He was a First World War hero who suffered horrific injuries in the trenches after being gassed, burnt and buried alive before penning a book about his exploits that was published after his death.

Captain Ralph Palliser Milbanke Hudson’s wealthy landowning family bequeathed land to the local community to provide free burials in his memory, which has continued 99 years after his death.

Now Captain Hudson’s churchyard legacy has become the centre of an increasingly bitter battle after Scottish Borders Council introduced a £1,000 burial fee on the land bequeathed in his name.

One of the first to lodge a complaint was retired farmer Donald Wilson, but his protest fell was rejected – so he set out to recruit more people to his campaign.

Yesterday, the group Friends Of Ralph laid a wreath at Hobkirk, near Hawick, on the grave of Captain Hudson to honour his memory ahead of the weekend’s Remembrance events, while a lament was played by Michael Bruce, a member of the Hawick Scout Pipe Band.

The Friends are drawn from a broad coalition of residents from the Rule Water district in south Roxburghshire, including a former tank commander from the Scots Guard, an ex-Taliban hostage, regulars from the nearby Horse and Hound, and Sister Mary Scholastica, a nun from the hero’s birthplace in Sunderland.

The story of the heroic “British Tommy” has even prompted a number of US military veterans with Celtic roots to lend their overseas support by bombarding the council’s chief executive Tracey Logan with emails urging the authority to reverse its decision.

US military writer and author, retired Major Montgomery J Granger, from New York, said: “As soldiers we have a common bond and this time of year makes us reflect on that comradeship”.

Mr Wilson said: “This decision has upset many people from all different backgrounds and if Scottish Borders Council wants a war then that is what it will get. We will fight on until the decision is reversed.”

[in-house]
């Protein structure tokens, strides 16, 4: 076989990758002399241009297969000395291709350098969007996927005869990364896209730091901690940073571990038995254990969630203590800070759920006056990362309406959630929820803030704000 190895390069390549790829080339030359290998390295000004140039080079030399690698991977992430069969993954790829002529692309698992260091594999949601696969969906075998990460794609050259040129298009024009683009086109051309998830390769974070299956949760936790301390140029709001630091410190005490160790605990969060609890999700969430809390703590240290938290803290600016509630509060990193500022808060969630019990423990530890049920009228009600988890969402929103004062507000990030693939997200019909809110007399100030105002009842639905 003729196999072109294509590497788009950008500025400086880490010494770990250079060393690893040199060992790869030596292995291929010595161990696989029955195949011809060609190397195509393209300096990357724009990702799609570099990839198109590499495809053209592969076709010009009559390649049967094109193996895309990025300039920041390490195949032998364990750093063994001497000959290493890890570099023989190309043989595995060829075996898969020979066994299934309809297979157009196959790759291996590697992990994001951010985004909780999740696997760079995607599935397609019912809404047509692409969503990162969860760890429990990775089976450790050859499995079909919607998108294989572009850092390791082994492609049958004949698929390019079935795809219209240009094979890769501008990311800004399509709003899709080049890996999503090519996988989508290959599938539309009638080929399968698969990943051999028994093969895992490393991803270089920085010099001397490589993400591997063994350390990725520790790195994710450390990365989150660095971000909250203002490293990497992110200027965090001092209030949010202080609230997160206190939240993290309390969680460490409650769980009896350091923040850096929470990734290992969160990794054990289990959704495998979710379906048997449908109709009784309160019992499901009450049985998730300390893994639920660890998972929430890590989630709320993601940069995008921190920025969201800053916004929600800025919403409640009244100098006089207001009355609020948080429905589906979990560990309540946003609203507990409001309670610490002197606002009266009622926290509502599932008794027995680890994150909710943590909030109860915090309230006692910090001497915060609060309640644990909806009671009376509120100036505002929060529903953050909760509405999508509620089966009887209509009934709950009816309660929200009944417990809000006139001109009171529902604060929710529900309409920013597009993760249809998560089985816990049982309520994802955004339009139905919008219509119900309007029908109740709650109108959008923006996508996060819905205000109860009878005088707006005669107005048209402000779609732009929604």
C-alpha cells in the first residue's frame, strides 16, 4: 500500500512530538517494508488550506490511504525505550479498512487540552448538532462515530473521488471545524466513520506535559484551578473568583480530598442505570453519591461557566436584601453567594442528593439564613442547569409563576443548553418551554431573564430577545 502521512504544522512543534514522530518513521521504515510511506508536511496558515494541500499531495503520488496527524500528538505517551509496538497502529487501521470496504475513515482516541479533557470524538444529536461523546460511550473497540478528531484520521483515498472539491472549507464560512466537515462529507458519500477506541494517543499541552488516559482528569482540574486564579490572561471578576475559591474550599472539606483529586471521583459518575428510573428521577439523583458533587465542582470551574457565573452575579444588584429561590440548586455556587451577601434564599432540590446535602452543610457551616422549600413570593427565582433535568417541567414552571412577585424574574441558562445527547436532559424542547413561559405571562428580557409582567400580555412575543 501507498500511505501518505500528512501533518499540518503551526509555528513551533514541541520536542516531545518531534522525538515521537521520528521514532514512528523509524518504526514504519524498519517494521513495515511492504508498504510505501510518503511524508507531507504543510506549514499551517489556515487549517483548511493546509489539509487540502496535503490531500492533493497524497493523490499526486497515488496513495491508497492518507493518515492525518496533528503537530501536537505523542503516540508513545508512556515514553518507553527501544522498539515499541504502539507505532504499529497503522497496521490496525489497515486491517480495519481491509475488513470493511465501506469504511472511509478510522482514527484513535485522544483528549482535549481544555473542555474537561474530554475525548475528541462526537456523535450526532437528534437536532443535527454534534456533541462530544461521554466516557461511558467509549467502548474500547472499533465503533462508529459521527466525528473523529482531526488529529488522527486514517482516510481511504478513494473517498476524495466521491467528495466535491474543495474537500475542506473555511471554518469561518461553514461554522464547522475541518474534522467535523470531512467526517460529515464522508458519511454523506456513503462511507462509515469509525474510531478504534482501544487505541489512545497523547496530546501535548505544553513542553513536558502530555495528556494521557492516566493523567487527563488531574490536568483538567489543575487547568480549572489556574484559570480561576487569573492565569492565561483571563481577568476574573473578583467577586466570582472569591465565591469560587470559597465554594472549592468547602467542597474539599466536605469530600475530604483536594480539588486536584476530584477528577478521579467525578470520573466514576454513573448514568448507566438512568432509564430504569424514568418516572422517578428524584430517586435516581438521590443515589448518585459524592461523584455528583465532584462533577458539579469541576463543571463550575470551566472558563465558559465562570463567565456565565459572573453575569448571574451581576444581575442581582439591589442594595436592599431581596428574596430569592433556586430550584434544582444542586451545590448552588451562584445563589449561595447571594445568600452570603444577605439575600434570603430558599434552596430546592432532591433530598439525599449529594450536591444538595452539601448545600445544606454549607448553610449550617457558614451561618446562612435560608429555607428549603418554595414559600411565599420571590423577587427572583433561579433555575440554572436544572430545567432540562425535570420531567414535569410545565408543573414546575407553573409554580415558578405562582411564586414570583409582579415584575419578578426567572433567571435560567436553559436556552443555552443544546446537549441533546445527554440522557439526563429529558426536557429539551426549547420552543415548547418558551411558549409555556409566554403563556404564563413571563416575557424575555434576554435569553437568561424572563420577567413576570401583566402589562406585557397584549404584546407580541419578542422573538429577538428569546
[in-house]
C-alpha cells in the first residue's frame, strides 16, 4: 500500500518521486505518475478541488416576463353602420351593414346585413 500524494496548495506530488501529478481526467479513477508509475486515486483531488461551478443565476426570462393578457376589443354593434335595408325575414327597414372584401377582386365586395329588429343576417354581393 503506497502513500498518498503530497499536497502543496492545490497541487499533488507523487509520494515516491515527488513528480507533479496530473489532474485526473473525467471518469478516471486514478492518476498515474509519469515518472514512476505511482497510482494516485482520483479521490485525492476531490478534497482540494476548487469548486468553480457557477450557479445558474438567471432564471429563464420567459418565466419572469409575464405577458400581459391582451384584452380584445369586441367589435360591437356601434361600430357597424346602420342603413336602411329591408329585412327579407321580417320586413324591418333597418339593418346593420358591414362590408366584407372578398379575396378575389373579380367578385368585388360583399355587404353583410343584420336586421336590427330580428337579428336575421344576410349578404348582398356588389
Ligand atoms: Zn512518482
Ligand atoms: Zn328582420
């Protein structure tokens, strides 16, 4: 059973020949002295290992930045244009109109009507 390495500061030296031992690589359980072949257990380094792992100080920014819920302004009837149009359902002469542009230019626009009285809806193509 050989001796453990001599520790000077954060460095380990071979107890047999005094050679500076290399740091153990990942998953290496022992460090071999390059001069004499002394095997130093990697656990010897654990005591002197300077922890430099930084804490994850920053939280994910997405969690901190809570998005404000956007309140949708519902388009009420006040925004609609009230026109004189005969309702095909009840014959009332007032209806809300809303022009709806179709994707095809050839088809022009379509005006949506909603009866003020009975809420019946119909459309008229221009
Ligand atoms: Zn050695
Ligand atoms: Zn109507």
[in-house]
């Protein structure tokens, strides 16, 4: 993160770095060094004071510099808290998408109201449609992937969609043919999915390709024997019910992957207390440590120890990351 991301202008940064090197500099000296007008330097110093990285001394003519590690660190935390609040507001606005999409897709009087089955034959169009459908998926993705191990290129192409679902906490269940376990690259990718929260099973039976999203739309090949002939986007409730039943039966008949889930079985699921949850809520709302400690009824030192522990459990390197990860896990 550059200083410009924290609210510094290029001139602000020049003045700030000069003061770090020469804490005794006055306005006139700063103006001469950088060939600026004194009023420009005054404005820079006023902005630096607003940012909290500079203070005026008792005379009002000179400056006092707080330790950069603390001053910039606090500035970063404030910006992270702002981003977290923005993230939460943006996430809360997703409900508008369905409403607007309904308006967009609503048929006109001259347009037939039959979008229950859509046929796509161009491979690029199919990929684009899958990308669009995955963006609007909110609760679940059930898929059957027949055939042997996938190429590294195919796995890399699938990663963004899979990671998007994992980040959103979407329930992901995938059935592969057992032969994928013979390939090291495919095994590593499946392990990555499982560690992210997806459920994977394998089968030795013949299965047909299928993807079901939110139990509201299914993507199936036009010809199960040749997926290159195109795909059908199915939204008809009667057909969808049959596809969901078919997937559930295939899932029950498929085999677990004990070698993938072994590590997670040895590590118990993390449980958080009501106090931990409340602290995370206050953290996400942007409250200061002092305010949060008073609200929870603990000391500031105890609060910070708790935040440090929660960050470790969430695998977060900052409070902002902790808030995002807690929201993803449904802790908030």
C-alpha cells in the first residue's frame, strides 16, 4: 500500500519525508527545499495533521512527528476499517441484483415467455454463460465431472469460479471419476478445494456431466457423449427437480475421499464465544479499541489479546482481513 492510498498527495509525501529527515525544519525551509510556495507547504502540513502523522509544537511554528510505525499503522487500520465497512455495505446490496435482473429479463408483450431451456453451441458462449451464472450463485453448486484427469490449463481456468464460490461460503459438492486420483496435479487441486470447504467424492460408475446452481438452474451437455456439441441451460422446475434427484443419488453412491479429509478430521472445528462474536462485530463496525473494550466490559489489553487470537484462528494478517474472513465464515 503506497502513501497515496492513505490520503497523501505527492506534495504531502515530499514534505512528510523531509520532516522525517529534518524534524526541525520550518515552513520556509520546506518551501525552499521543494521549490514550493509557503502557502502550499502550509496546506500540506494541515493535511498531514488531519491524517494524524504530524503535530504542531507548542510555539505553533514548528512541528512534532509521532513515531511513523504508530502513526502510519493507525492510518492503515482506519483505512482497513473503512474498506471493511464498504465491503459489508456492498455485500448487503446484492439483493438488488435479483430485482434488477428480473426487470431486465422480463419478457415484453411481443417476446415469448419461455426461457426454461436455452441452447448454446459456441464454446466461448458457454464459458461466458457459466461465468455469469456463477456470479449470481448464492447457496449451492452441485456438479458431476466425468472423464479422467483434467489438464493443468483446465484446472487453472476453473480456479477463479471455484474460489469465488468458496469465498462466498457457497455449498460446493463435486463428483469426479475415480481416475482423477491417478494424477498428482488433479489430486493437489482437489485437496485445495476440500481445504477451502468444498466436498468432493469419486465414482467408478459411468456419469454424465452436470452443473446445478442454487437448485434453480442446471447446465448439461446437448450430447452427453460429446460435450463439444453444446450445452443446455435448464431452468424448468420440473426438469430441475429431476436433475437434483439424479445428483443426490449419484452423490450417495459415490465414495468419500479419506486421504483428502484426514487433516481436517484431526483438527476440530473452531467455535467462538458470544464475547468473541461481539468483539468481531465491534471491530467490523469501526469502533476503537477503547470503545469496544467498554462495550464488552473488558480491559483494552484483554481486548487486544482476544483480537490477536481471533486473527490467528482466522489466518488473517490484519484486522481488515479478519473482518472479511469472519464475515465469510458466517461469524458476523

The extraordinary row erupted when the council recently decided to streamline its cemetery operations across the district, bringing an end to Captain Hudson’s legacy of free burials.

Captain Hudson suffered horrific injuries after being gassed, shelled and buried alive in the notorious trenches in Messines on the Western Front in 1915. After being invalided out of the army, he succumbed to his injuries in 1920, just two years after his marriage to Annie Charleston Goninan.

Mr Wilson, from Bonchester Bridge, added: “The council is trashing the memory of this war hero who gave his life for his country. For the sake of saving a few pounds it is also penalising locals whose elderly loved ones expected to benefit from Captain Hudson’s gift. The council should hang its head in shame.”

Author Yvonne Ridley, who lives nearby on the Wolfelee Estate once owned by Captain Hudson, said: “Like me, Ralph wasn’t born here but he valued the people and the community.

“His legacy should be preserved. Donald has assembled a crack team and, while we have right on our side, Scottish Borcders Council would do well to remember the Duke’s motto: Fortune favours the brave!”

Ms Ridley was captured by the Taliban and held in Afghanistan back in 2001 before being released after 11 days after becoming “the prisoner from hell”.

She has now submitted a Freedom Of Information request to the council for all relevant documents from its archives. SNP councillor Clair Ramage, who is also part of Friends Of Ralph, said: “This appeal is very specific and compelling because Captain Hudson’s estate donated that land for the benefit of his community. This is no longer simply a land issue because now we have a human face, a heroic story and a legacy to consider.”

There are about 60 plots left in the cemetery extension, but the council has imposed funeral charges of up to £1,000 on future burials.

However, the council remains unrepentant, with a spokesman saying: “There was no legal basis on which the ground was being provided free and the council was entitled to charge for the purchase of burial plots within Hobkirk.”

Captain Hudson, born in October 1891, was commissioned into the Duke of Wellington’s Regiment and sent to France in January 1915 to fight the Germans, but was injured within weeks of his posting.

He published a book of “Trench yarns” under the pen-name Peter and also a history of the family home, Wolfelee, which was published posthumously.